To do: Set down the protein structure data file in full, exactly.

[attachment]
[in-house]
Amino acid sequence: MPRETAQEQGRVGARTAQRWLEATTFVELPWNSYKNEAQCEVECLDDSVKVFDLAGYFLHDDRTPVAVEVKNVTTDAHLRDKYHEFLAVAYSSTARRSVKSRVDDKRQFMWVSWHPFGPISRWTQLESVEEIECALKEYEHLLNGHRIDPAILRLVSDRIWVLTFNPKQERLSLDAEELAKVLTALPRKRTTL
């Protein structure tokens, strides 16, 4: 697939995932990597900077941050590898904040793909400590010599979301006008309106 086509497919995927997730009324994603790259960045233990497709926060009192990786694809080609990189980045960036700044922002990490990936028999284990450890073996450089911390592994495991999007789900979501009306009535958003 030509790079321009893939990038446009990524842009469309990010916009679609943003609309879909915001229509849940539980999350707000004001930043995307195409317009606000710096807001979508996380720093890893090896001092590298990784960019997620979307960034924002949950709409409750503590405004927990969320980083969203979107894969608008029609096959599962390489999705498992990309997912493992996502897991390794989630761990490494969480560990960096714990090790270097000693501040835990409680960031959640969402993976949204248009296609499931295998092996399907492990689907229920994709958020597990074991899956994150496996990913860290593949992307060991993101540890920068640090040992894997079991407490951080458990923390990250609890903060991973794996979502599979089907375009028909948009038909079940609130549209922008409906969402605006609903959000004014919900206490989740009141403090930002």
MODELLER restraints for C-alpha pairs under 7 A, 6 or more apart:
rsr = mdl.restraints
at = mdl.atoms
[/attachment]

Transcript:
[in-house]
Amino acid sequence: MPRETAQEQGRVGARTAQRWLEATTFVELPWNSYKNEAQCEVECLDDSVKVFDLAGYFLHDDRTPVAVEVKNVTTDAHLRDKYHEFLAVAYSSTARRSVKSRVDDKRQFMWVSWHPFGPISRWTQLESVEEIECALKEYEHLLNGHRIDPAILRLVSDRIWVLTFNPKQERLSLDAEELAKVLTALPRKRTTL
């Protein structure tokens, strides 16, 4: 697939995932990597900077941050590898904040793909400590010599979301006008309106 086509497919995927997730009324994603790259960045233990497709926060009192990786694809080609990189980045960036700044922002990490990936028999284990450890073996450089911390592994495991999007789900979501009306009535958003 030509790079321009893939990038446009990524842009469309990010916009679609943003609309879909915001229509849940539980999350707000004001930043995307195409317009606000710096807001979508996380720093890893090896001092590298990784960019997620979307960034924002949950709409409750503590405004927990969320980083969203979107894969608008029609096959599962390489999705498992990309997912493992996502897991390794989630761990490494969480560990960096714990090790270097000693501040835990409680960031959640969402993976949204248009296609499931295998092996399907492990689907229920994709958020597990074991899956994150496996990913860290593949992307060991993101540890920068640090040992894997079991407490951080458990923390990250609890903060991973794996979502599979089907375009028909948009038909079940609130549209922008409906969402605006609903959000004014919900206490989740009141403090930002």
MODELLER restraints for C-alpha pairs under 7 A, 6 or more apart:
rsr = mdl.restraints
at = mdl.atoms